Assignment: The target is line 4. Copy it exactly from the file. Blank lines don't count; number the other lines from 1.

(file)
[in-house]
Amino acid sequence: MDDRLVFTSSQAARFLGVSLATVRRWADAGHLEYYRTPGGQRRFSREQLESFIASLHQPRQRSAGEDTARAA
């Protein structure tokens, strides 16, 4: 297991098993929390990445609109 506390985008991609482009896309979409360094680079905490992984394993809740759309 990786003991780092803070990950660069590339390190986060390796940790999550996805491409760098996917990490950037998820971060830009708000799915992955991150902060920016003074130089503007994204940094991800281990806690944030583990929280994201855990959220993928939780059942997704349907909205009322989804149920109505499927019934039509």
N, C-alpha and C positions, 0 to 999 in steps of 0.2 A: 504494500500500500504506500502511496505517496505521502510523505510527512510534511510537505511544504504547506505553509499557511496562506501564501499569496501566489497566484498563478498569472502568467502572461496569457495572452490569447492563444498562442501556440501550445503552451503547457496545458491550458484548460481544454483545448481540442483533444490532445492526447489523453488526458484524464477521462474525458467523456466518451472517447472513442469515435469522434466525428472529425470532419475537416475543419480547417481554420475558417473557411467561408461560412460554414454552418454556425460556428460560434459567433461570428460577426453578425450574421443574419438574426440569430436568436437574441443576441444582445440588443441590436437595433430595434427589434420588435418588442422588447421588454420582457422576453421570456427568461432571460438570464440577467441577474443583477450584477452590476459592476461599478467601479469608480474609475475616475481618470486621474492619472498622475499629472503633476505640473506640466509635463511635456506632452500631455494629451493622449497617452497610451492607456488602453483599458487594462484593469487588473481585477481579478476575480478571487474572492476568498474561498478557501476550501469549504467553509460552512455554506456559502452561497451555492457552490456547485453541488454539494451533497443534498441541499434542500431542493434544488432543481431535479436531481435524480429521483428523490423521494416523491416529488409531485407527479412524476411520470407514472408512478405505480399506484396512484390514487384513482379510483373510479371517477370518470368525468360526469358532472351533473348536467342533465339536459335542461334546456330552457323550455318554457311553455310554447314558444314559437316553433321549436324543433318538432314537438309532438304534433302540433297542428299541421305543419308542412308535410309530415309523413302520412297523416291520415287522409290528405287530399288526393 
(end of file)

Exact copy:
N, C-alpha and C positions, 0 to 999 in steps of 0.2 A: 504494500500500500504506500502511496505517496505521502510523505510527512510534511510537505511544504504547506505553509499557511496562506501564501499569496501566489497566484498563478498569472502568467502572461496569457495572452490569447492563444498562442501556440501550445503552451503547457496545458491550458484548460481544454483545448481540442483533444490532445492526447489523453488526458484524464477521462474525458467523456466518451472517447472513442469515435469522434466525428472529425470532419475537416475543419480547417481554420475558417473557411467561408461560412460554414454552418454556425460556428460560434459567433461570428460577426453578425450574421443574419438574426440569430436568436437574441443576441444582445440588443441590436437595433430595434427589434420588435418588442422588447421588454420582457422576453421570456427568461432571460438570464440577467441577474443583477450584477452590476459592476461599478467601479469608480474609475475616475481618470486621474492619472498622475499629472503633476505640473506640466509635463511635456506632452500631455494629451493622449497617452497610451492607456488602453483599458487594462484593469487588473481585477481579478476575480478571487474572492476568498474561498478557501476550501469549504467553509460552512455554506456559502452561497451555492457552490456547485453541488454539494451533497443534498441541499434542500431542493434544488432543481431535479436531481435524480429521483428523490423521494416523491416529488409531485407527479412524476411520470407514472408512478405505480399506484396512484390514487384513482379510483373510479371517477370518470368525468360526469358532472351533473348536467342533465339536459335542461334546456330552457323550455318554457311553455310554447314558444314559437316553433321549436324543433318538432314537438309532438304534433302540433297542428299541421305543419308542412308535410309530415309523413302520412297523416291520415287522409290528405287530399288526393 